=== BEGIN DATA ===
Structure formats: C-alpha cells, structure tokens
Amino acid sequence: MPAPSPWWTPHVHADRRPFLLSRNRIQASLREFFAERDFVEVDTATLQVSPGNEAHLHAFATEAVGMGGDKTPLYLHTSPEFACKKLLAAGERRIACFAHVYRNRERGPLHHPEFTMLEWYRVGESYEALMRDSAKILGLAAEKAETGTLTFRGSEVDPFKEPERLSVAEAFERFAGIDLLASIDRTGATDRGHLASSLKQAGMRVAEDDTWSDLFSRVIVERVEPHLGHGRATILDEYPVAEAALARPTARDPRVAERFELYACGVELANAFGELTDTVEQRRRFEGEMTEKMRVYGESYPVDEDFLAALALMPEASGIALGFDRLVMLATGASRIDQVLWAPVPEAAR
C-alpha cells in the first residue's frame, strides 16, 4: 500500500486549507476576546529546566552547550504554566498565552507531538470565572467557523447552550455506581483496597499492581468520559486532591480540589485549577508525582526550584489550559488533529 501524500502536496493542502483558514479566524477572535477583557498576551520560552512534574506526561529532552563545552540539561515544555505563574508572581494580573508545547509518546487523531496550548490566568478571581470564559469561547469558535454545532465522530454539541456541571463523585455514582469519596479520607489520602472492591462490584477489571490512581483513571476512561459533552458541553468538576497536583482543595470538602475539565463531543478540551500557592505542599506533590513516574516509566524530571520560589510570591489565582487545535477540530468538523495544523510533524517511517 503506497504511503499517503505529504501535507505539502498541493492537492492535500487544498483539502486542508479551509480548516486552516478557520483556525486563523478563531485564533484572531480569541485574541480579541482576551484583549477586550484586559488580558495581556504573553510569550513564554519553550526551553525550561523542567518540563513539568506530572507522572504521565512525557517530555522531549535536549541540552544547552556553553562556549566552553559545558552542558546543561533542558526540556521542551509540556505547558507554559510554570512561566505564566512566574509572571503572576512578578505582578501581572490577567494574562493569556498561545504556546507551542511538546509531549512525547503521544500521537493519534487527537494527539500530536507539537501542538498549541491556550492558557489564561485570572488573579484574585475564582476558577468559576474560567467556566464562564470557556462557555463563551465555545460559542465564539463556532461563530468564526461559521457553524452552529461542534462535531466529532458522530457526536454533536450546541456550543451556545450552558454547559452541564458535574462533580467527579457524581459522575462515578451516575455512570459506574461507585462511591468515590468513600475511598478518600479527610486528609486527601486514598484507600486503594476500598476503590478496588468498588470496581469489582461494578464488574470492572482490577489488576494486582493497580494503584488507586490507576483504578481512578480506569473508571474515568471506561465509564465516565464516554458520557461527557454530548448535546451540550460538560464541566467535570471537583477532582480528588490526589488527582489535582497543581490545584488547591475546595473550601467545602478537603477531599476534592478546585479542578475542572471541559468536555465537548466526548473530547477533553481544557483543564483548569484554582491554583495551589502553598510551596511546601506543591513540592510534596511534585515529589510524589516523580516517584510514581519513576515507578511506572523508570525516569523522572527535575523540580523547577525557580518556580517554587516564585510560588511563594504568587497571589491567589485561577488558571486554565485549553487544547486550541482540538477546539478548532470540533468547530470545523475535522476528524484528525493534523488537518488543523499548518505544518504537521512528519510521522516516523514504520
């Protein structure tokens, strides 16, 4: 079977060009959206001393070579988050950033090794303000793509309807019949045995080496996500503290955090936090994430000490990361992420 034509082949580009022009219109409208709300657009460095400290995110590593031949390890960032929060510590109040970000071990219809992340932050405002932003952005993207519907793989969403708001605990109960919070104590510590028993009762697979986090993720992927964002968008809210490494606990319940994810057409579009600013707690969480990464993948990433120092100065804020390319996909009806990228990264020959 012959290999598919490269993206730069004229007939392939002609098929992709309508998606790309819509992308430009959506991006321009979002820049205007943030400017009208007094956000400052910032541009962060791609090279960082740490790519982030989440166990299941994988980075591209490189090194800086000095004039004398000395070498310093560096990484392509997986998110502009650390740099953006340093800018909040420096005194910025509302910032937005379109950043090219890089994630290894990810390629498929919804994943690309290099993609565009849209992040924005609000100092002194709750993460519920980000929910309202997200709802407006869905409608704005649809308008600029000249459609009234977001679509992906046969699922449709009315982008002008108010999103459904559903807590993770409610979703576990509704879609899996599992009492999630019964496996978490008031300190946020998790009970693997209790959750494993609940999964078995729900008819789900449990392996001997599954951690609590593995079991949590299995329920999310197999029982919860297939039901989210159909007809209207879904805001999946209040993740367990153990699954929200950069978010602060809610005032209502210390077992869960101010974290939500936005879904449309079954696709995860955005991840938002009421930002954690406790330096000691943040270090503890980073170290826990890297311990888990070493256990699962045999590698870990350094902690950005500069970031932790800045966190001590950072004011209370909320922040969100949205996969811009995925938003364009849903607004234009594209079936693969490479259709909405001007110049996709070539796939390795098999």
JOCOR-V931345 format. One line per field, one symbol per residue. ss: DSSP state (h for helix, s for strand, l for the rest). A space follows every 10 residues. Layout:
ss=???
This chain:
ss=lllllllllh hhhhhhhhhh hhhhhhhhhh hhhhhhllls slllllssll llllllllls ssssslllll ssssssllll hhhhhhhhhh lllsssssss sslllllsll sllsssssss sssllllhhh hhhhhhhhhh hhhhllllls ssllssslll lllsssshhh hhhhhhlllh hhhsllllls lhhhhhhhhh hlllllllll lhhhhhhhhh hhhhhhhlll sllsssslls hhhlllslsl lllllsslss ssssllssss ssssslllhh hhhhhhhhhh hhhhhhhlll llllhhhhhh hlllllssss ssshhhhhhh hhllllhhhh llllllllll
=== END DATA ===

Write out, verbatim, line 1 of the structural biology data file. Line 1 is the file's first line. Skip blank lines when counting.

Structure formats: C-alpha cells, structure tokens